The election will be between Republican Jim Nielsen and Democrat Mickey Harrington. The primary, which occurred on election day, produced a Republican landslide 61.3%-27.7%.
While we certainly got one-sided Republican primaries last June, the results of the November election were far closer. Republicans won a paltry 5 senate seats in November. Barack Obama got between 41.1% and 49.8%, two party, in each. The Democrat running in the general election got between 2.0% and 6.5% less than Obama.
In this district, Barack Obama got 45.8% of the vote, roughly mid-way between what he got in SD-23 and 37. While the Democrat in those elections got 43.0% and 43.7%, the Democrat here got 27.7%. Even if we credit all the NPP votes to Democrats we still end up with 38.7%, well below Democratic performance in similar districts.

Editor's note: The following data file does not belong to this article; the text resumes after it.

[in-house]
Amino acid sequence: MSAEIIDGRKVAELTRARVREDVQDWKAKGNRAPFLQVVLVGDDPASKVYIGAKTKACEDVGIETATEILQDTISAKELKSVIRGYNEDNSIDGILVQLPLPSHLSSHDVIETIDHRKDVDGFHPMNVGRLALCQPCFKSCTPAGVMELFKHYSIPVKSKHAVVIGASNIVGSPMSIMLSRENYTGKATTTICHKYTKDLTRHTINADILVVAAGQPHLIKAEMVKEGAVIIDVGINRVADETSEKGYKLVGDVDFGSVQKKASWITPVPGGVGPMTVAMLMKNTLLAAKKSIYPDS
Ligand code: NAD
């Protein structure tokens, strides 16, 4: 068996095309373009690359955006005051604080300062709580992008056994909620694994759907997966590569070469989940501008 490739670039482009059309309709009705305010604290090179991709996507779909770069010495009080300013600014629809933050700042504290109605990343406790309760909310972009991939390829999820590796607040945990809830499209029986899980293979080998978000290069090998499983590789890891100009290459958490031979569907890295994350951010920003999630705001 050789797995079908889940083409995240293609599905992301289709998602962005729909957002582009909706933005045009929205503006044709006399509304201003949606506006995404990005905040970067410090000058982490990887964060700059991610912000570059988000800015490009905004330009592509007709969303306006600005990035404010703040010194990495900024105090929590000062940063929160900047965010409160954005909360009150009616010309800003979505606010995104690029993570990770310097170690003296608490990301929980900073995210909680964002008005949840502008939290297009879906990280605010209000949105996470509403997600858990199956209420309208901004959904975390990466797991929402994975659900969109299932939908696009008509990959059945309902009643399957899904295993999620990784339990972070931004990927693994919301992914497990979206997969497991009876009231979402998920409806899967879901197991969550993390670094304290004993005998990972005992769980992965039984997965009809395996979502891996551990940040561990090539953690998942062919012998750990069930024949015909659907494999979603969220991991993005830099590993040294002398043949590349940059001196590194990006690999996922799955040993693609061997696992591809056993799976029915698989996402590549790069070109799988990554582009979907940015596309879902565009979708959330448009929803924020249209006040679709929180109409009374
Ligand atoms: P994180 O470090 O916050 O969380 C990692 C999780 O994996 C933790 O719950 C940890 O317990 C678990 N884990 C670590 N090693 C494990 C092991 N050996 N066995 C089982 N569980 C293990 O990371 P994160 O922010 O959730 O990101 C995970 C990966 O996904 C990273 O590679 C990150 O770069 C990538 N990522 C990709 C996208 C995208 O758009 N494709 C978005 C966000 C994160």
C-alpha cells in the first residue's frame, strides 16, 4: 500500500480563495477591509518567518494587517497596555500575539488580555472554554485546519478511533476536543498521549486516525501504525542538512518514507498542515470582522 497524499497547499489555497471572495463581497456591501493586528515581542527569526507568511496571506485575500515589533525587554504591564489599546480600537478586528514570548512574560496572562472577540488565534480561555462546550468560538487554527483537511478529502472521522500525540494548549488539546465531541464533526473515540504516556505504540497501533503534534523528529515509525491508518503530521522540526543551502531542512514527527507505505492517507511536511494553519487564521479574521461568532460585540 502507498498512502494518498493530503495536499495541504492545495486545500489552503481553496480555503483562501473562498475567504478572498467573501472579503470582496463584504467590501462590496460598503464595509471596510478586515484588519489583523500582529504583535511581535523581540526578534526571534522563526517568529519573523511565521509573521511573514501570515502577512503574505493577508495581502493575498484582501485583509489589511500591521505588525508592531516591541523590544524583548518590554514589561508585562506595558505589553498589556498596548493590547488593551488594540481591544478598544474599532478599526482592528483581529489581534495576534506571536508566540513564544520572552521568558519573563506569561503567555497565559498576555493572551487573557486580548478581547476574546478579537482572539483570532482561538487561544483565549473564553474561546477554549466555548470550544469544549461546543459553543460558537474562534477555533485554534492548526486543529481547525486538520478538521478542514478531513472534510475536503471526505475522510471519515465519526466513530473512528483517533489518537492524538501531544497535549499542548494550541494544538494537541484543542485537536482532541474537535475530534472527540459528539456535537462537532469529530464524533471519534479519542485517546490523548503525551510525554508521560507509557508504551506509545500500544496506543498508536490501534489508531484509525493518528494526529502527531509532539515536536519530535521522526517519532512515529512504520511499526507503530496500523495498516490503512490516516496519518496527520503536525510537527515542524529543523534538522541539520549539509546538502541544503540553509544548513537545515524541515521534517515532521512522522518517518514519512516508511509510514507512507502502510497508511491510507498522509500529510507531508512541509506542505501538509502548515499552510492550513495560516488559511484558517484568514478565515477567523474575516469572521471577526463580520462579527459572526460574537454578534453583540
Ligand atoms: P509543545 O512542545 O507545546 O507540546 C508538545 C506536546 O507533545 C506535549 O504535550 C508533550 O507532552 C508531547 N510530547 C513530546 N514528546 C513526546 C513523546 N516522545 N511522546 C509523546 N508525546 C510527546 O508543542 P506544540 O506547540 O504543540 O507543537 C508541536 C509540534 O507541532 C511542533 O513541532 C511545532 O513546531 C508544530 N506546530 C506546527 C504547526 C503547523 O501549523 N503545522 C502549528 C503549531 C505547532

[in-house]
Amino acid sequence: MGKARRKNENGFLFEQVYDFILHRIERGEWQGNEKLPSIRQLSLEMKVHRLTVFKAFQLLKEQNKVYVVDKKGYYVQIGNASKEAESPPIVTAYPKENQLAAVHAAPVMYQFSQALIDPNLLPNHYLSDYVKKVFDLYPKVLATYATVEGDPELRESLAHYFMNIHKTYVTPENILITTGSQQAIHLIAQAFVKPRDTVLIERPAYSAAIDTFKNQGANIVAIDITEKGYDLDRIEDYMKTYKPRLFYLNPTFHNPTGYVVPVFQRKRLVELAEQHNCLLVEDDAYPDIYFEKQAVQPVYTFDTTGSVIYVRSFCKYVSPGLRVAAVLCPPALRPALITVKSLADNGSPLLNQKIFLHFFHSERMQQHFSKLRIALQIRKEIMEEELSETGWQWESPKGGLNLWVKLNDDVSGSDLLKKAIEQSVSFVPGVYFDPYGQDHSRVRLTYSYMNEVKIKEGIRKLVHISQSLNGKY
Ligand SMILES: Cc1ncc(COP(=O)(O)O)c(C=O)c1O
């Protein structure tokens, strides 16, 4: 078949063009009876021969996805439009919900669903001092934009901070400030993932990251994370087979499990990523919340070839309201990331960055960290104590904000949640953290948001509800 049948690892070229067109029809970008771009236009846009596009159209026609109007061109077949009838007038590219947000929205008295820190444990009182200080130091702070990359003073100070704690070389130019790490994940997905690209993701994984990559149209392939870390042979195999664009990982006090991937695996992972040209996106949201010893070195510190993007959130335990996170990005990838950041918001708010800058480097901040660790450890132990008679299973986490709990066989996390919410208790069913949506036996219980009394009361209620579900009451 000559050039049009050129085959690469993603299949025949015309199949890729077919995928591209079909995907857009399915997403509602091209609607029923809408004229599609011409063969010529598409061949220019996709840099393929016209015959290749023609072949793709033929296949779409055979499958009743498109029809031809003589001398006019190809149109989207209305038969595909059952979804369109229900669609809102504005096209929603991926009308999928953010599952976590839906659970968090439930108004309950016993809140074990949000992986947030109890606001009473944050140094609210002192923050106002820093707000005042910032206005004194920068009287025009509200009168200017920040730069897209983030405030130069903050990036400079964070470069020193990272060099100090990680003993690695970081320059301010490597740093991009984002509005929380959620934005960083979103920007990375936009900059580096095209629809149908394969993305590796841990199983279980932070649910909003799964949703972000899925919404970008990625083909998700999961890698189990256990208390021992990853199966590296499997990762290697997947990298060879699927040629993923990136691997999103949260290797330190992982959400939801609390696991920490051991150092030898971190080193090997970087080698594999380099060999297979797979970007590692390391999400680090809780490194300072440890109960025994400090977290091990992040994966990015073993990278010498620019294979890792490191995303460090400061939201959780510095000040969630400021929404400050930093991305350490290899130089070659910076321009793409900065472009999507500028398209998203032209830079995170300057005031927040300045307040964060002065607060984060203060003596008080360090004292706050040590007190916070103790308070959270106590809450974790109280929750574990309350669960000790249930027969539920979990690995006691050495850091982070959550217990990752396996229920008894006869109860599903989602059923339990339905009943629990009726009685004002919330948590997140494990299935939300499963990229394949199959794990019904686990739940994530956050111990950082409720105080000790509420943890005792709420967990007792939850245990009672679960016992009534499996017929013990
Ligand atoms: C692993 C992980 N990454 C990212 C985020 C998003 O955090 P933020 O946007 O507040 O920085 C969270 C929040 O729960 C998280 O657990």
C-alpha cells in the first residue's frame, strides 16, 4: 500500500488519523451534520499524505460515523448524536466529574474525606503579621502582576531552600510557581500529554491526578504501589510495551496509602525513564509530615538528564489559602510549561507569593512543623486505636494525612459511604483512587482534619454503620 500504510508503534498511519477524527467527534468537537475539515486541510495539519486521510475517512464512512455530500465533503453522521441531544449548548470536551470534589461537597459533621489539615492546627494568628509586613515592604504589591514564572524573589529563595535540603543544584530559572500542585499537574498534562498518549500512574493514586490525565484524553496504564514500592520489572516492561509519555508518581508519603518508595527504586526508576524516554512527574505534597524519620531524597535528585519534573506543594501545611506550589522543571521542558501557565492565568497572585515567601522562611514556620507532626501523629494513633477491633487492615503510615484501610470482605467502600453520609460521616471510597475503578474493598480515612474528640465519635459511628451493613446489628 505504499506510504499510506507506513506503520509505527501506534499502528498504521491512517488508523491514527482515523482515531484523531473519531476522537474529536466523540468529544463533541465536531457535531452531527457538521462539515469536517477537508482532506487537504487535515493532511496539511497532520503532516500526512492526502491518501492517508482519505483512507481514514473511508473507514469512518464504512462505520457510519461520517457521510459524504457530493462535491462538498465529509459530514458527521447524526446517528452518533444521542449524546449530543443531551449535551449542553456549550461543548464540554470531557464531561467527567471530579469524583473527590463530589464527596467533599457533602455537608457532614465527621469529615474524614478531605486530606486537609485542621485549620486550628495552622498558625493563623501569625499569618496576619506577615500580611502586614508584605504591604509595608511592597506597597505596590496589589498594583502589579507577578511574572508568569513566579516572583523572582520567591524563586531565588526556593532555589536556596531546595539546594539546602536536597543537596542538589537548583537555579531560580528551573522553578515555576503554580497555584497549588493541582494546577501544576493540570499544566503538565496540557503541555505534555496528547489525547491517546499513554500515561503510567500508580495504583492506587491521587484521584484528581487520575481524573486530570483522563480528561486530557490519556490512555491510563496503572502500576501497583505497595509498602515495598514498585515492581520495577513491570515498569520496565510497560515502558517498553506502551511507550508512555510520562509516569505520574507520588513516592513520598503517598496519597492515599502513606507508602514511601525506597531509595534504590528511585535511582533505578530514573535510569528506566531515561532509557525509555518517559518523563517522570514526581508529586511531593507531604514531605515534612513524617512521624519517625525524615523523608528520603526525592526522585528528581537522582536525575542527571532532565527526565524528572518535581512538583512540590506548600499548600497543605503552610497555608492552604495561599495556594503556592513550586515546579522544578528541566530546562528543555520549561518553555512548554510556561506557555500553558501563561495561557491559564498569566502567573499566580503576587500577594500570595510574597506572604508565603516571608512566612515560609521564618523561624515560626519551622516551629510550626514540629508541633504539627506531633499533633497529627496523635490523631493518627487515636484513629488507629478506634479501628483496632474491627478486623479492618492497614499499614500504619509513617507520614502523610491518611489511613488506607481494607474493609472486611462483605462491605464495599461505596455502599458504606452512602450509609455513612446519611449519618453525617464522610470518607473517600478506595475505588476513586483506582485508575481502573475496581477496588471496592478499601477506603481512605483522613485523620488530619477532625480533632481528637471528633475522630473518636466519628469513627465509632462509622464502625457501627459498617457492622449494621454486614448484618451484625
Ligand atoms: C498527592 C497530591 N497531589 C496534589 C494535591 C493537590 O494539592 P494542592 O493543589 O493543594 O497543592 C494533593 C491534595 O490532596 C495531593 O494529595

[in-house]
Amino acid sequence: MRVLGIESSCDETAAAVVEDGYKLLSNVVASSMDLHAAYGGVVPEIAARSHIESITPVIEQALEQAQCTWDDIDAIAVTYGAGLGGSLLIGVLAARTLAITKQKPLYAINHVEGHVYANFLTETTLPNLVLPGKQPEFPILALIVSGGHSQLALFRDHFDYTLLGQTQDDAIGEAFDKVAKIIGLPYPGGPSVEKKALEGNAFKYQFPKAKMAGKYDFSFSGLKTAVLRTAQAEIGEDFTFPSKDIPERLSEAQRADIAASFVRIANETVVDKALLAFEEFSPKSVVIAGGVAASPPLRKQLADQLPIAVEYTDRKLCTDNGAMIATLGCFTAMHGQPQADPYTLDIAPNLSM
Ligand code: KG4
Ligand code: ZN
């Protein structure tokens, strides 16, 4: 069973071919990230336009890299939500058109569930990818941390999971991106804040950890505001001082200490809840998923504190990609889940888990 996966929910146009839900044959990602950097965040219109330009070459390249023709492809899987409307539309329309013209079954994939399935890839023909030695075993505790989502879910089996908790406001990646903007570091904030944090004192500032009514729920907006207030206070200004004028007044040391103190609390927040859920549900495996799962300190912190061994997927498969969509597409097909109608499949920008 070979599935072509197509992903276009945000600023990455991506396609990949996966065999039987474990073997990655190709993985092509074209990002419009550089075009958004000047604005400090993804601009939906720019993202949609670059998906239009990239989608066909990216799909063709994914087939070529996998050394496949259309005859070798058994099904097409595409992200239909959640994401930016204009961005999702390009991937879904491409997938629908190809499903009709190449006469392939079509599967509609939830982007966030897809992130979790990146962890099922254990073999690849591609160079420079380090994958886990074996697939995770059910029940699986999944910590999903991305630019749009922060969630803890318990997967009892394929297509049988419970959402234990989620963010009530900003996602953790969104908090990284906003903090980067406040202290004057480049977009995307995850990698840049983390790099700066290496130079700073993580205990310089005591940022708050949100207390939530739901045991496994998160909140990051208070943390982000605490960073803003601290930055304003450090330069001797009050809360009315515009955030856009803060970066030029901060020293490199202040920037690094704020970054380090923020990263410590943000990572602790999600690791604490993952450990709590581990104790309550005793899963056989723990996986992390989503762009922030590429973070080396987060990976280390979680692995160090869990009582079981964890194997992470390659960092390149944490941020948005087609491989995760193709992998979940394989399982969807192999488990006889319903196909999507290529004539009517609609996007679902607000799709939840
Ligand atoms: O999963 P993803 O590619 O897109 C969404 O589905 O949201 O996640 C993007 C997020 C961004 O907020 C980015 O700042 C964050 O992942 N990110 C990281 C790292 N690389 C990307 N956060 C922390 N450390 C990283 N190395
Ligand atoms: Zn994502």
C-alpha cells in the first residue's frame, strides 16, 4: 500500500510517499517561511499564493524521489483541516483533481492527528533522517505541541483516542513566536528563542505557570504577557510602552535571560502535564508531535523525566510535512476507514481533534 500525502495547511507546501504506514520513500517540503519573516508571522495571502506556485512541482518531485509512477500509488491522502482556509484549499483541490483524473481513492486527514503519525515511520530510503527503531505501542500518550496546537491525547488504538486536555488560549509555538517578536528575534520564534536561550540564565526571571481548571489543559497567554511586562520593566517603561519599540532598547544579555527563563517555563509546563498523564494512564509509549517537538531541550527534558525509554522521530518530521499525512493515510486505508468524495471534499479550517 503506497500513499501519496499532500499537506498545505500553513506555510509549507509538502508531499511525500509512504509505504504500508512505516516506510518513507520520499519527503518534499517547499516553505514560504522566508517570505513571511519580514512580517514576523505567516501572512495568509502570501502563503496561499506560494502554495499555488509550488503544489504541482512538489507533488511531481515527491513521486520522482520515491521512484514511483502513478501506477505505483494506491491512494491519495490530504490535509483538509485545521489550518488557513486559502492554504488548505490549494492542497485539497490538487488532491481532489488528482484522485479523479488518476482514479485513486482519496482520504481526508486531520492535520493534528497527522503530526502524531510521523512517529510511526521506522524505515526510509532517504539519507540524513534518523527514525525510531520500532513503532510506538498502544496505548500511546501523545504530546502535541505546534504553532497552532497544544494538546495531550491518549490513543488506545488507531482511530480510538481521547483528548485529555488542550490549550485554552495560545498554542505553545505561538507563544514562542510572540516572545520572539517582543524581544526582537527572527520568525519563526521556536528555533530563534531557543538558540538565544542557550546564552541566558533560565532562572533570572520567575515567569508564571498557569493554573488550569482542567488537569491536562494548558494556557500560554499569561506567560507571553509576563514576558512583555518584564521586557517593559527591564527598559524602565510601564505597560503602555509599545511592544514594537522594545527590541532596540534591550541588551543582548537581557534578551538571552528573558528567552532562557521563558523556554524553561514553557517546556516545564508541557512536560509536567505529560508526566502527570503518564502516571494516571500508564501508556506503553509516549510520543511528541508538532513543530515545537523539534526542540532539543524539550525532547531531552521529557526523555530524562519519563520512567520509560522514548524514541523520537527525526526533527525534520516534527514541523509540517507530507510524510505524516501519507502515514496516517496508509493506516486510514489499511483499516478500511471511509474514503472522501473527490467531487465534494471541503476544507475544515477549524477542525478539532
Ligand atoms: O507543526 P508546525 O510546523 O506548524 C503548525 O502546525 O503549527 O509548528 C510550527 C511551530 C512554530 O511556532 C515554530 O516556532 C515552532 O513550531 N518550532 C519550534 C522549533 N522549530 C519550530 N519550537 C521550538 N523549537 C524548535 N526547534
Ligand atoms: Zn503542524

Nielsen is certain to win. What's important for 2014 will be by how much. If Harrington gets below 40% it'll be easy to dismiss his performance as stemming from a low-turnout special election. If he gets in 41% or higher it might be a great sign for Democrats. Getting within 5% of Barack Obama now could mean a very strong 2014 in the Golden State.
Elections have consequences -- from the race for President to the race for one seat on a city council. The political economist Max Weber wrote that the state possesses a monopoly on the legitimate use of force. But in the United States, the state is divided into myriad federal, state, and local entities. And the elections to fill those entities are the products of the fascinating interactions between campaigns, party affiliations, voter turnout, and the media spotlight. Red Racing Horses analyzes those elections -- from a Republican-leaning perspective -- to keep a close eye on the process of electing officials, and to offer our perspective on the election-related issues of the day. Thank you for visiting, and we hope you'll enjoy the blog.
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